Because I couldn’t really drive its shovels, I wasn’t able to ski the Kartel 108 quite as hard in chopped-up snow compared to more directional skis of similar weights. But compared to other skis with similarly forward mount points, the Kartel 108 feels very composed in choppy snow.

While I prefer to have the option of driving the shovels of my skis to keep them tracking in choppy snow, the benefit of the Kartel 108’s forward mount was that I got a super playful ski that felt perfectly at home seeking out denser piles of snow, boosting off of them, and then still having the weight and suspension to handle chopped-up runouts.

I think skiers that are used to skiing with a centered stance will find the Kartel 108’s stability in soft chop very impressive. Its fairly round flex pattern and nearly symmetrical rocker profile also made it very easy to stay centered, even when I got knocked back seat. The Kartel 108’s tail is very supportive on landings, but doesn’t feel punishing. This ski would be one of my top choices for moderate pow days (anywhere from 4-16”) at a resort like Snowbird or Revelstoke where there are plenty of things to jump off of, but you’ll also likely be skiing a lot of chop on the way back to the lift.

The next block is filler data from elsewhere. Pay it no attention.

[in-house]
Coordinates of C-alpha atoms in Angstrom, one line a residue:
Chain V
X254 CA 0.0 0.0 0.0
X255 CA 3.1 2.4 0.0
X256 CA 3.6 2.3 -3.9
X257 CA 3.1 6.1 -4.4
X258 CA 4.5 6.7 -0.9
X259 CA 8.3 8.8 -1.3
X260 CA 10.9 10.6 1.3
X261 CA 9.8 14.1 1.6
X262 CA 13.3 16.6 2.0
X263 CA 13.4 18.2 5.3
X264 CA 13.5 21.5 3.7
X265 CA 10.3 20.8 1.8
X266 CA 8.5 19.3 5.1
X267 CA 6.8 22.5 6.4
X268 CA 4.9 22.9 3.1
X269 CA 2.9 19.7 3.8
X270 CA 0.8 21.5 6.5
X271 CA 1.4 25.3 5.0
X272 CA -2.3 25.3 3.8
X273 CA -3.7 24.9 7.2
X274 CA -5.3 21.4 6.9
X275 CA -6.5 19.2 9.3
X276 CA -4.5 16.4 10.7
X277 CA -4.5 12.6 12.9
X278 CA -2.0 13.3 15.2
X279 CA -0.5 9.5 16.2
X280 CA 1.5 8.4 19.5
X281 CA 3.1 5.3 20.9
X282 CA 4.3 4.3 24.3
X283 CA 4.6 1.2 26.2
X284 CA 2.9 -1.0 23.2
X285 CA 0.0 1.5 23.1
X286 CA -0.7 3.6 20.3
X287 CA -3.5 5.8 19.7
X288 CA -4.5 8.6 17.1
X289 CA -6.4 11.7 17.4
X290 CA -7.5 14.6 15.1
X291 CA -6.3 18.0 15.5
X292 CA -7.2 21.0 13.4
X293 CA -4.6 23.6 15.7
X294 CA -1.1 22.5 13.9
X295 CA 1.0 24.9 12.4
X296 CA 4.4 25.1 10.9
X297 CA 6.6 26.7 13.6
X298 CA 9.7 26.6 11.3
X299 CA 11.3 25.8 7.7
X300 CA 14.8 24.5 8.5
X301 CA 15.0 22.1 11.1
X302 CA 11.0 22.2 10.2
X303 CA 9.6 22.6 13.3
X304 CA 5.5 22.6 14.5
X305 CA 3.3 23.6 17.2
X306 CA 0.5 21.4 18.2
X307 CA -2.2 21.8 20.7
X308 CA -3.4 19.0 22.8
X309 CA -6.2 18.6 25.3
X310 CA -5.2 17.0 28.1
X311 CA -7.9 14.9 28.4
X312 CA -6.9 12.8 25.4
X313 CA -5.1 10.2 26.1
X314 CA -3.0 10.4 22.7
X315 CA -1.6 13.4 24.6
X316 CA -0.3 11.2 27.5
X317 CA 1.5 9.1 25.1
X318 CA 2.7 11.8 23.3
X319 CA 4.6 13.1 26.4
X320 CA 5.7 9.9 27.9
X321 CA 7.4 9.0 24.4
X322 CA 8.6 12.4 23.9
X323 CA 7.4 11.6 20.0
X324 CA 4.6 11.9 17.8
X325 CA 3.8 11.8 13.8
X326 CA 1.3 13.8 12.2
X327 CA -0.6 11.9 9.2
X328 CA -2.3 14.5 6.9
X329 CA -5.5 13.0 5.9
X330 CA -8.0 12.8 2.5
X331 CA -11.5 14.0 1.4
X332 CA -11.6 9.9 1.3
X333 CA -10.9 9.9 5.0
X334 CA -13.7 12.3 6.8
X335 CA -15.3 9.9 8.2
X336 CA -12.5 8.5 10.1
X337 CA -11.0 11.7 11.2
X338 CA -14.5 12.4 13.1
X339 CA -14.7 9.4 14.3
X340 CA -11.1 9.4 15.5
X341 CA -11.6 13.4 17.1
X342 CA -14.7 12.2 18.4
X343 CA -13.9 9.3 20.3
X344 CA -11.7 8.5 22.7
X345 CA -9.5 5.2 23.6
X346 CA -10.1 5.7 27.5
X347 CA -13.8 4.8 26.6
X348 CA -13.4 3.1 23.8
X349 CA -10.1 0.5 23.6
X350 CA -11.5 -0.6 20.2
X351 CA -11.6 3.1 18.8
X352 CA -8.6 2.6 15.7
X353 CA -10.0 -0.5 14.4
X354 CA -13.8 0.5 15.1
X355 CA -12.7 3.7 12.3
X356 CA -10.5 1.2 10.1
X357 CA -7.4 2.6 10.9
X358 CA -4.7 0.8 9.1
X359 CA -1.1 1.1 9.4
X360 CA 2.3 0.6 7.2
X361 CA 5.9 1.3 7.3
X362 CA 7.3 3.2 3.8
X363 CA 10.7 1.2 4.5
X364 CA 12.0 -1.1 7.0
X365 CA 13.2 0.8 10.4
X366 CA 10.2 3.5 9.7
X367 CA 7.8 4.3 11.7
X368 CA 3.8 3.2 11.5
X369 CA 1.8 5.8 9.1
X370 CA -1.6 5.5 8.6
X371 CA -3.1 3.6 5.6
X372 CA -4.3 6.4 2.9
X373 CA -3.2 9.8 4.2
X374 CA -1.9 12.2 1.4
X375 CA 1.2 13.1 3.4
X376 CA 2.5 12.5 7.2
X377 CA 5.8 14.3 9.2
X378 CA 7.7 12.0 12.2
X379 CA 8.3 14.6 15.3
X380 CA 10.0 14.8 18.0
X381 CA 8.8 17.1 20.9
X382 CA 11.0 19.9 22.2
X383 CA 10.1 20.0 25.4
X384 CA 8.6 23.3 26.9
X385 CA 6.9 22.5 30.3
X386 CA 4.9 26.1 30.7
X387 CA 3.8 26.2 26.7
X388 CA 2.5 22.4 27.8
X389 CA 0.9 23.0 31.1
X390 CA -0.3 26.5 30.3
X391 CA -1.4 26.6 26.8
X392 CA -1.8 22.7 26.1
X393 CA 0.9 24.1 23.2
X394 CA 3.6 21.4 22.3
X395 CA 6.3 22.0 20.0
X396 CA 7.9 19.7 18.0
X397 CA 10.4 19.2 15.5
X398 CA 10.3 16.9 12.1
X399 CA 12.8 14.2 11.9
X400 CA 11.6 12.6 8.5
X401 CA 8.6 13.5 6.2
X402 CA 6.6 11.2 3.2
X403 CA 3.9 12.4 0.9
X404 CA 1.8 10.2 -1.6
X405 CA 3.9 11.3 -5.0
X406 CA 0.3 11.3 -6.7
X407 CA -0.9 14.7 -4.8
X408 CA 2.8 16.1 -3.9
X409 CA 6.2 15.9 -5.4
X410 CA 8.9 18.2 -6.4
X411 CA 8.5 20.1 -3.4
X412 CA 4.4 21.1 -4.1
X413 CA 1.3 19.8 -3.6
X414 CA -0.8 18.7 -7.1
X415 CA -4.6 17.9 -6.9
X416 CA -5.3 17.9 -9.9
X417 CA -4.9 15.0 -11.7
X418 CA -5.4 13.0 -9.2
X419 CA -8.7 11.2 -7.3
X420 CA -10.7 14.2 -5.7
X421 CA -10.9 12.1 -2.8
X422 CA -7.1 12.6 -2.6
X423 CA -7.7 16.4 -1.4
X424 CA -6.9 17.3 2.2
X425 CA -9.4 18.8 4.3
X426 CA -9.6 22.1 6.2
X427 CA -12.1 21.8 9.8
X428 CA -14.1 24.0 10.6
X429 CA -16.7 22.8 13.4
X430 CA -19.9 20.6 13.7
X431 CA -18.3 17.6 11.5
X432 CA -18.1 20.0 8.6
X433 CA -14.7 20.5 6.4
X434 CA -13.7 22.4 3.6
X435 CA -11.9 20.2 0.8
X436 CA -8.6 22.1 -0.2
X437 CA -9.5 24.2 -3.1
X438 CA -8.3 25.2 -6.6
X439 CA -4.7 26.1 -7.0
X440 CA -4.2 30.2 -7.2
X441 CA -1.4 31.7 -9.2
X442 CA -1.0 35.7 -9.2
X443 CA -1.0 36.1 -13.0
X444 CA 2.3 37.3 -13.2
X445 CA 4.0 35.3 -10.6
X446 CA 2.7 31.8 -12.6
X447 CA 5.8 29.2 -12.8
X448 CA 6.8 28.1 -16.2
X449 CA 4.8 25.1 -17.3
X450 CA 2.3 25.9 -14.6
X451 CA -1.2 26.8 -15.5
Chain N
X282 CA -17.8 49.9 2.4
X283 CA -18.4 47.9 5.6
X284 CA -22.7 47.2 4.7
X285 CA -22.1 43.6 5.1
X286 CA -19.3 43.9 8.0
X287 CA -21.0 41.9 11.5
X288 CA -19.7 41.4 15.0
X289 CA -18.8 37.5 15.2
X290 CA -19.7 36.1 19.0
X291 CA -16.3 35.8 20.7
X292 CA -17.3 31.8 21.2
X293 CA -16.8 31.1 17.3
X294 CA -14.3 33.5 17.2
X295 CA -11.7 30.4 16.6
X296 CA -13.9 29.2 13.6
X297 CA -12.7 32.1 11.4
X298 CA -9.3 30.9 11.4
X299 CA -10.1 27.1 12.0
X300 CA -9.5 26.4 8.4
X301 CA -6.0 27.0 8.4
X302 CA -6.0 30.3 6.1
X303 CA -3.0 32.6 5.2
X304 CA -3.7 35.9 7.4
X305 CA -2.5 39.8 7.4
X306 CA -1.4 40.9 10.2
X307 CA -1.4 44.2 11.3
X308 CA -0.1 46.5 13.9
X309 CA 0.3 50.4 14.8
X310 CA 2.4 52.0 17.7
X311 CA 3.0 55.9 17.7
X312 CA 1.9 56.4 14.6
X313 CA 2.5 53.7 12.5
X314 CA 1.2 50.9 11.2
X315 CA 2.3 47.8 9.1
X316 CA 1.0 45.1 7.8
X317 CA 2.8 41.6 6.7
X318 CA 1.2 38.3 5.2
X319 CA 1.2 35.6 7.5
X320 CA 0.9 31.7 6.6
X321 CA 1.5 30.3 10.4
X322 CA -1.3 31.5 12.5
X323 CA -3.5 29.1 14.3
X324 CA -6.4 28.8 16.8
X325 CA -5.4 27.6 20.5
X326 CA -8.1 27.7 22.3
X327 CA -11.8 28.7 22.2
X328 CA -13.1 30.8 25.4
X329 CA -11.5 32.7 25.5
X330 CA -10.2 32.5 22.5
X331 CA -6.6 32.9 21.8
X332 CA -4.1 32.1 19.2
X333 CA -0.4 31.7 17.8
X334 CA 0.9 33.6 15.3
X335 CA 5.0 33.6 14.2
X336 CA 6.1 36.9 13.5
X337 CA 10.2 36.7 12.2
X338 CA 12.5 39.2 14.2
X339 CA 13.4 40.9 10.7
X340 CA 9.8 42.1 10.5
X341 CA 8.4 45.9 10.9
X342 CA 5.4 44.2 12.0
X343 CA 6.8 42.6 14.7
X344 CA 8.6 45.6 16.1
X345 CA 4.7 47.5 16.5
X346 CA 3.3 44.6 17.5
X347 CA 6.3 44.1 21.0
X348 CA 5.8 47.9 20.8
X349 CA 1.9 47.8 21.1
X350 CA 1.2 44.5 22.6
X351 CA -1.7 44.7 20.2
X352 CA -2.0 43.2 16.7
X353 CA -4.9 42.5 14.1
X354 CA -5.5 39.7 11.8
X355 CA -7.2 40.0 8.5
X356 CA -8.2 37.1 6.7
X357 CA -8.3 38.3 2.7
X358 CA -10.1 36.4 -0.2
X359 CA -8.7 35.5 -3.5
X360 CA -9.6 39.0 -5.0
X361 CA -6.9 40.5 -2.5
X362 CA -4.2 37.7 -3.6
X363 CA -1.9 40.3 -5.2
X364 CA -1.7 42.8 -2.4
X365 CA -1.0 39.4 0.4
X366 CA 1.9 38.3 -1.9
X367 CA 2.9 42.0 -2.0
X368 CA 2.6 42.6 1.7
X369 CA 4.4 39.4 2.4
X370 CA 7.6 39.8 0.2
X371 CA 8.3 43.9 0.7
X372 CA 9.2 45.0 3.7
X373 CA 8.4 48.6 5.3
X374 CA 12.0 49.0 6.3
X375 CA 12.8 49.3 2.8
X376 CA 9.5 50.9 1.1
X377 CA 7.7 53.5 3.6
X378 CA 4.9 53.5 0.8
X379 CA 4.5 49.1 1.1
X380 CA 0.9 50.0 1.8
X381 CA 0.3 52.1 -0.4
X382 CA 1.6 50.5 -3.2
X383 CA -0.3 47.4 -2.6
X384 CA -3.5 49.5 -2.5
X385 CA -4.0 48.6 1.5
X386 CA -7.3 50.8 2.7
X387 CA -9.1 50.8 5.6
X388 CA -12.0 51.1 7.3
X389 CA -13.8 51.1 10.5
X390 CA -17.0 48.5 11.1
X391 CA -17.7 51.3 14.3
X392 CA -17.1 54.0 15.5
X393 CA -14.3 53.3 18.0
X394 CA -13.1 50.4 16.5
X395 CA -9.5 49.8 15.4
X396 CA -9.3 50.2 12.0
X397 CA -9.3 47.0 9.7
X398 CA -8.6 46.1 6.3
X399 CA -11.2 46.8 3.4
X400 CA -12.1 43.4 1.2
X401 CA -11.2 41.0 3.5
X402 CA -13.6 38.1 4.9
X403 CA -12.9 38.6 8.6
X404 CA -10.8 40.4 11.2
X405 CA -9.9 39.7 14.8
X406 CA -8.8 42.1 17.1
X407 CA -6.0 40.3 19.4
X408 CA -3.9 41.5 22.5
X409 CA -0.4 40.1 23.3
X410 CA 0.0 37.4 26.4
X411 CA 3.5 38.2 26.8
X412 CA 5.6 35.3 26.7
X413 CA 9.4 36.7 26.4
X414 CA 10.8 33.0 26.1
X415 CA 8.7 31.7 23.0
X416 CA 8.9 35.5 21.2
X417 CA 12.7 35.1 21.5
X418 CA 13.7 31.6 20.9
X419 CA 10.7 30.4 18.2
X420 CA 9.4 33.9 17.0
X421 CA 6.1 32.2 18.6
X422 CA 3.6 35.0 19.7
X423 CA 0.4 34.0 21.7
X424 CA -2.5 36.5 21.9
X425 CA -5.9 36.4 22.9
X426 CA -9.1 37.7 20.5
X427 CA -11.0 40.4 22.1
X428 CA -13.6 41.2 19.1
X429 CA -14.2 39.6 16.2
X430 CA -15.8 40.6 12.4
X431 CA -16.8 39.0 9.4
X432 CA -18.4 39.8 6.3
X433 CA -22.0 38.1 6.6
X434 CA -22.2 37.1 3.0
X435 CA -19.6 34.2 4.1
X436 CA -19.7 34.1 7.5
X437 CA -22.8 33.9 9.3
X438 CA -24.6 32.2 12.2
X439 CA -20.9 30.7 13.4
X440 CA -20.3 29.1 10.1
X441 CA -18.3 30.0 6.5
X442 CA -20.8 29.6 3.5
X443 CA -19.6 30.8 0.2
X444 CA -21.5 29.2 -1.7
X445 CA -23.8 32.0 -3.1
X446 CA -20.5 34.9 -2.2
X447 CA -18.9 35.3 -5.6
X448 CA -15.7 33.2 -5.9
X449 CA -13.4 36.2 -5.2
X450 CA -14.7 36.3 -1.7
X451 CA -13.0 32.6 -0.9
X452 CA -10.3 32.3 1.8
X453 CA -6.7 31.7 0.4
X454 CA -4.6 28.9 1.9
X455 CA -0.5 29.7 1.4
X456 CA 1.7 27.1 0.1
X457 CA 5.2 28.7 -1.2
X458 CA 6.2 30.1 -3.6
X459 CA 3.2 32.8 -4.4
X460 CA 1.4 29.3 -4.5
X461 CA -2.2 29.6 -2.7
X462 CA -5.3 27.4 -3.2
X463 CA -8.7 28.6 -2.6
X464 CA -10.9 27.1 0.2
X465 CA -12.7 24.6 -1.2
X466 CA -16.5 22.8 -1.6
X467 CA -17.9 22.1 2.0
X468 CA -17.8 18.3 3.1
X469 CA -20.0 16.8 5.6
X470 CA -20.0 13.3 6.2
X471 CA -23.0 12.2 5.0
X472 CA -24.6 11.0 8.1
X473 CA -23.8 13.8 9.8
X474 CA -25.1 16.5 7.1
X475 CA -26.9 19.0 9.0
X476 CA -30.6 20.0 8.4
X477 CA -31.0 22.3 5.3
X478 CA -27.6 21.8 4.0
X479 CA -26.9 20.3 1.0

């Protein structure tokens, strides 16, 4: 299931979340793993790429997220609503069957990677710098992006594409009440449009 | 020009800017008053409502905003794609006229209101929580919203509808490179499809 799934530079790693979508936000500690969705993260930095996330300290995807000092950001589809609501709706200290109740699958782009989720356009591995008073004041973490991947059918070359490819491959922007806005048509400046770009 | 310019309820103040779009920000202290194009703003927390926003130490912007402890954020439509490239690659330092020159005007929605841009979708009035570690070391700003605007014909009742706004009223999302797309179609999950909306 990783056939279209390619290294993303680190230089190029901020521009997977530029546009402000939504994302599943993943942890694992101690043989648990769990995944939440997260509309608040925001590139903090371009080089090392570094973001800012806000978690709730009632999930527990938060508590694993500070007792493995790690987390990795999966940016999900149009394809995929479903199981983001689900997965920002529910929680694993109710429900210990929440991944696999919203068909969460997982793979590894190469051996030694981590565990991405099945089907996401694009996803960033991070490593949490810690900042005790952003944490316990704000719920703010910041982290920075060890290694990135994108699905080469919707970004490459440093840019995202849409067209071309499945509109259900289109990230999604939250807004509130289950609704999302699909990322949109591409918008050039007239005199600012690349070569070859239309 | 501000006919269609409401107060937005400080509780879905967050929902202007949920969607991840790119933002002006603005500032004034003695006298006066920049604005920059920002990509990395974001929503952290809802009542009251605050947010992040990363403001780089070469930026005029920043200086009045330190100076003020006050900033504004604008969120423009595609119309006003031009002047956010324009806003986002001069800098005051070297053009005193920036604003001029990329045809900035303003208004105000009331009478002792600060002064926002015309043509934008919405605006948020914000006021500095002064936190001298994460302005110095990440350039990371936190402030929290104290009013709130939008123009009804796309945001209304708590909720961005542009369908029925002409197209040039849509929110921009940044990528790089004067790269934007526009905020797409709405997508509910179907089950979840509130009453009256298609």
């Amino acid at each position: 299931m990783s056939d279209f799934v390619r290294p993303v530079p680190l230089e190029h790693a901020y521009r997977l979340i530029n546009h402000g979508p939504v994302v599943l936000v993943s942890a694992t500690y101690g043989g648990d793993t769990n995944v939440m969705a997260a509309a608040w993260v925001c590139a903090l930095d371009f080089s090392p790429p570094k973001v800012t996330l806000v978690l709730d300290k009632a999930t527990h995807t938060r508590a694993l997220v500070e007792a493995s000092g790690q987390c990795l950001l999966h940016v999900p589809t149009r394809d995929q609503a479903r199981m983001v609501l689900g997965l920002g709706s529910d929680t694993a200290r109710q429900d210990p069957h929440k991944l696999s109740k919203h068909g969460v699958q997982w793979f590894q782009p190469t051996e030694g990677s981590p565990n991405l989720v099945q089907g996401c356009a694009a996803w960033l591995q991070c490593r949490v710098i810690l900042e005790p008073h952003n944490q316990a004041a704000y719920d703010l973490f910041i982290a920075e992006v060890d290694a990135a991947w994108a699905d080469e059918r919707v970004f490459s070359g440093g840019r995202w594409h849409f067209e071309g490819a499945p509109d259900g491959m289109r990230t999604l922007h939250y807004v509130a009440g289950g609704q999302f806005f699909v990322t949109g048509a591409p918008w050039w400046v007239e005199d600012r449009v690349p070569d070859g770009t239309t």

Blister reviews the ON3P Kartel 108
Luke Koppa on the ON3P Kartel 108, Telluride Ski Resort, CO. (photo by Ryan Bonneau)